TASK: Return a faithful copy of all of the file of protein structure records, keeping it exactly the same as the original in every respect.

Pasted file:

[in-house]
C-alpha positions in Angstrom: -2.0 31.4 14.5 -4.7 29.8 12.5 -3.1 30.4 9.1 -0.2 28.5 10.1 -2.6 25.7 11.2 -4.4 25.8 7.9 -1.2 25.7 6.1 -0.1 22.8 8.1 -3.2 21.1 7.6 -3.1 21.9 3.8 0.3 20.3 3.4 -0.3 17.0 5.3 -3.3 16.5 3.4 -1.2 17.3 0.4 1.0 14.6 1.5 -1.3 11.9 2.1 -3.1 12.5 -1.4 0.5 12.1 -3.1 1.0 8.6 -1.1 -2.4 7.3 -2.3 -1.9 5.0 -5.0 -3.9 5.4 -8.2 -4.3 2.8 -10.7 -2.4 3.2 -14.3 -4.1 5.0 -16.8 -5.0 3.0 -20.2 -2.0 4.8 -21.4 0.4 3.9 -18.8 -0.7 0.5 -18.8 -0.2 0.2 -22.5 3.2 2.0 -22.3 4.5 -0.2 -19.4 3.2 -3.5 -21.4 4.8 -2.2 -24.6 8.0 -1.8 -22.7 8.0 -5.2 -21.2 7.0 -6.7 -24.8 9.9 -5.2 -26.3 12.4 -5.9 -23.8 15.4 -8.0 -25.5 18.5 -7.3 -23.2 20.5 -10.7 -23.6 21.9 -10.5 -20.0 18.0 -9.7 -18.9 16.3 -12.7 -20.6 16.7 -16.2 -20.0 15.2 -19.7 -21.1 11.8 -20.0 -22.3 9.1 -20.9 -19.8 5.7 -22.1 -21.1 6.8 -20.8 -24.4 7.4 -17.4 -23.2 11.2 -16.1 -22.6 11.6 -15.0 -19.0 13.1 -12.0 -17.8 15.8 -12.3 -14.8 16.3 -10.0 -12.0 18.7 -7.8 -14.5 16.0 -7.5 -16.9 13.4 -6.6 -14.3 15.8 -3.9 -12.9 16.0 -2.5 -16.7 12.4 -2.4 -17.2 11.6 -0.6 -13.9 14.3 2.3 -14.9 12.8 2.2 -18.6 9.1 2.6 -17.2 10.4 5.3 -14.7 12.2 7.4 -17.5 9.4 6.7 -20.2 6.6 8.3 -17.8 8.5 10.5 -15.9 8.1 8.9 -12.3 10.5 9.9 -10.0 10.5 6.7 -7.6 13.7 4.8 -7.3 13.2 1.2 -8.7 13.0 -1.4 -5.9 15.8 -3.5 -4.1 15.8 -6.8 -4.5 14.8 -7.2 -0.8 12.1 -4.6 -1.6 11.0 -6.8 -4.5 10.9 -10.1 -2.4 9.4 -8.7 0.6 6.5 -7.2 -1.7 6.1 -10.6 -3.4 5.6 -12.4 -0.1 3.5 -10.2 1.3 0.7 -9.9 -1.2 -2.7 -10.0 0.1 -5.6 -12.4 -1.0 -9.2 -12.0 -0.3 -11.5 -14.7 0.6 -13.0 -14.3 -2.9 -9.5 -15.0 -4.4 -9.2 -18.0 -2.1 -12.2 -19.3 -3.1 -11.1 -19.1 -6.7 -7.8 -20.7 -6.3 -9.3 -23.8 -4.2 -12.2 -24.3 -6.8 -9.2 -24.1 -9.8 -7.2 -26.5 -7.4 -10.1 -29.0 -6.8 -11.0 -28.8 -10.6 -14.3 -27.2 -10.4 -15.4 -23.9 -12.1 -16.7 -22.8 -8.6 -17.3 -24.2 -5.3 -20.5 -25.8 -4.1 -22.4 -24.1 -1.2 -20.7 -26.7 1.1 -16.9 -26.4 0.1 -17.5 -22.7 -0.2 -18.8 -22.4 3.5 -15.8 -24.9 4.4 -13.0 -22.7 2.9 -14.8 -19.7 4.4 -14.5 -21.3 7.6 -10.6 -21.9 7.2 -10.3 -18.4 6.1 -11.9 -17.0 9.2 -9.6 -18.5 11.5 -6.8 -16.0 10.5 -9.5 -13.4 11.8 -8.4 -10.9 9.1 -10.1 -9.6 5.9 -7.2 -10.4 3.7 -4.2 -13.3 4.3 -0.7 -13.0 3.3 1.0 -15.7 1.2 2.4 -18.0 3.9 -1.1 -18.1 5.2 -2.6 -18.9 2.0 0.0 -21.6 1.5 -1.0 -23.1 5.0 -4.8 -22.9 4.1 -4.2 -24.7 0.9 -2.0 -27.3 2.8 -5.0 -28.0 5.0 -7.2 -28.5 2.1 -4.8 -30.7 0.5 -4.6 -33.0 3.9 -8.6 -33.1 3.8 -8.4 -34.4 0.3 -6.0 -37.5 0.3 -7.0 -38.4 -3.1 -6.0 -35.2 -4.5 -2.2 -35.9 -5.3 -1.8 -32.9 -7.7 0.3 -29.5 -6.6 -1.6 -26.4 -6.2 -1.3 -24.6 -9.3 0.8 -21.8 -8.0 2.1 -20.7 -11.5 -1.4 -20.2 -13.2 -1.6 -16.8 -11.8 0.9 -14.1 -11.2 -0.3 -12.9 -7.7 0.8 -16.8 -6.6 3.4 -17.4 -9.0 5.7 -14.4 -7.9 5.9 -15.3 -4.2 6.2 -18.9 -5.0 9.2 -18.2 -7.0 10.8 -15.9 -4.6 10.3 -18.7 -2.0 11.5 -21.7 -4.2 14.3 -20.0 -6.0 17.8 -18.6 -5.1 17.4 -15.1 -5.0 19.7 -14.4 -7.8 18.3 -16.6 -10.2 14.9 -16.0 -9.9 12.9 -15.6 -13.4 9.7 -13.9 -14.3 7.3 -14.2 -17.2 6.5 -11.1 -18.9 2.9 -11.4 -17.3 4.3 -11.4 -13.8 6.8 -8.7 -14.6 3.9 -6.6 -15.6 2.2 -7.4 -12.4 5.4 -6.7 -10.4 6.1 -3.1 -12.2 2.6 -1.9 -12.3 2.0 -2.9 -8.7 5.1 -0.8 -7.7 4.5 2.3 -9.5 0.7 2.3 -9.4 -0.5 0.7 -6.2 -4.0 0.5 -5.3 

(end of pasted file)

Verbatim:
[in-house]
C-alpha positions in Angstrom: -2.0 31.4 14.5 -4.7 29.8 12.5 -3.1 30.4 9.1 -0.2 28.5 10.1 -2.6 25.7 11.2 -4.4 25.8 7.9 -1.2 25.7 6.1 -0.1 22.8 8.1 -3.2 21.1 7.6 -3.1 21.9 3.8 0.3 20.3 3.4 -0.3 17.0 5.3 -3.3 16.5 3.4 -1.2 17.3 0.4 1.0 14.6 1.5 -1.3 11.9 2.1 -3.1 12.5 -1.4 0.5 12.1 -3.1 1.0 8.6 -1.1 -2.4 7.3 -2.3 -1.9 5.0 -5.0 -3.9 5.4 -8.2 -4.3 2.8 -10.7 -2.4 3.2 -14.3 -4.1 5.0 -16.8 -5.0 3.0 -20.2 -2.0 4.8 -21.4 0.4 3.9 -18.8 -0.7 0.5 -18.8 -0.2 0.2 -22.5 3.2 2.0 -22.3 4.5 -0.2 -19.4 3.2 -3.5 -21.4 4.8 -2.2 -24.6 8.0 -1.8 -22.7 8.0 -5.2 -21.2 7.0 -6.7 -24.8 9.9 -5.2 -26.3 12.4 -5.9 -23.8 15.4 -8.0 -25.5 18.5 -7.3 -23.2 20.5 -10.7 -23.6 21.9 -10.5 -20.0 18.0 -9.7 -18.9 16.3 -12.7 -20.6 16.7 -16.2 -20.0 15.2 -19.7 -21.1 11.8 -20.0 -22.3 9.1 -20.9 -19.8 5.7 -22.1 -21.1 6.8 -20.8 -24.4 7.4 -17.4 -23.2 11.2 -16.1 -22.6 11.6 -15.0 -19.0 13.1 -12.0 -17.8 15.8 -12.3 -14.8 16.3 -10.0 -12.0 18.7 -7.8 -14.5 16.0 -7.5 -16.9 13.4 -6.6 -14.3 15.8 -3.9 -12.9 16.0 -2.5 -16.7 12.4 -2.4 -17.2 11.6 -0.6 -13.9 14.3 2.3 -14.9 12.8 2.2 -18.6 9.1 2.6 -17.2 10.4 5.3 -14.7 12.2 7.4 -17.5 9.4 6.7 -20.2 6.6 8.3 -17.8 8.5 10.5 -15.9 8.1 8.9 -12.3 10.5 9.9 -10.0 10.5 6.7 -7.6 13.7 4.8 -7.3 13.2 1.2 -8.7 13.0 -1.4 -5.9 15.8 -3.5 -4.1 15.8 -6.8 -4.5 14.8 -7.2 -0.8 12.1 -4.6 -1.6 11.0 -6.8 -4.5 10.9 -10.1 -2.4 9.4 -8.7 0.6 6.5 -7.2 -1.7 6.1 -10.6 -3.4 5.6 -12.4 -0.1 3.5 -10.2 1.3 0.7 -9.9 -1.2 -2.7 -10.0 0.1 -5.6 -12.4 -1.0 -9.2 -12.0 -0.3 -11.5 -14.7 0.6 -13.0 -14.3 -2.9 -9.5 -15.0 -4.4 -9.2 -18.0 -2.1 -12.2 -19.3 -3.1 -11.1 -19.1 -6.7 -7.8 -20.7 -6.3 -9.3 -23.8 -4.2 -12.2 -24.3 -6.8 -9.2 -24.1 -9.8 -7.2 -26.5 -7.4 -10.1 -29.0 -6.8 -11.0 -28.8 -10.6 -14.3 -27.2 -10.4 -15.4 -23.9 -12.1 -16.7 -22.8 -8.6 -17.3 -24.2 -5.3 -20.5 -25.8 -4.1 -22.4 -24.1 -1.2 -20.7 -26.7 1.1 -16.9 -26.4 0.1 -17.5 -22.7 -0.2 -18.8 -22.4 3.5 -15.8 -24.9 4.4 -13.0 -22.7 2.9 -14.8 -19.7 4.4 -14.5 -21.3 7.6 -10.6 -21.9 7.2 -10.3 -18.4 6.1 -11.9 -17.0 9.2 -9.6 -18.5 11.5 -6.8 -16.0 10.5 -9.5 -13.4 11.8 -8.4 -10.9 9.1 -10.1 -9.6 5.9 -7.2 -10.4 3.7 -4.2 -13.3 4.3 -0.7 -13.0 3.3 1.0 -15.7 1.2 2.4 -18.0 3.9 -1.1 -18.1 5.2 -2.6 -18.9 2.0 0.0 -21.6 1.5 -1.0 -23.1 5.0 -4.8 -22.9 4.1 -4.2 -24.7 0.9 -2.0 -27.3 2.8 -5.0 -28.0 5.0 -7.2 -28.5 2.1 -4.8 -30.7 0.5 -4.6 -33.0 3.9 -8.6 -33.1 3.8 -8.4 -34.4 0.3 -6.0 -37.5 0.3 -7.0 -38.4 -3.1 -6.0 -35.2 -4.5 -2.2 -35.9 -5.3 -1.8 -32.9 -7.7 0.3 -29.5 -6.6 -1.6 -26.4 -6.2 -1.3 -24.6 -9.3 0.8 -21.8 -8.0 2.1 -20.7 -11.5 -1.4 -20.2 -13.2 -1.6 -16.8 -11.8 0.9 -14.1 -11.2 -0.3 -12.9 -7.7 0.8 -16.8 -6.6 3.4 -17.4 -9.0 5.7 -14.4 -7.9 5.9 -15.3 -4.2 6.2 -18.9 -5.0 9.2 -18.2 -7.0 10.8 -15.9 -4.6 10.3 -18.7 -2.0 11.5 -21.7 -4.2 14.3 -20.0 -6.0 17.8 -18.6 -5.1 17.4 -15.1 -5.0 19.7 -14.4 -7.8 18.3 -16.6 -10.2 14.9 -16.0 -9.9 12.9 -15.6 -13.4 9.7 -13.9 -14.3 7.3 -14.2 -17.2 6.5 -11.1 -18.9 2.9 -11.4 -17.3 4.3 -11.4 -13.8 6.8 -8.7 -14.6 3.9 -6.6 -15.6 2.2 -7.4 -12.4 5.4 -6.7 -10.4 6.1 -3.1 -12.2 2.6 -1.9 -12.3 2.0 -2.9 -8.7 5.1 -0.8 -7.7 4.5 2.3 -9.5 0.7 2.3 -9.4 -0.5 0.7 -6.2 -4.0 0.5 -5.3 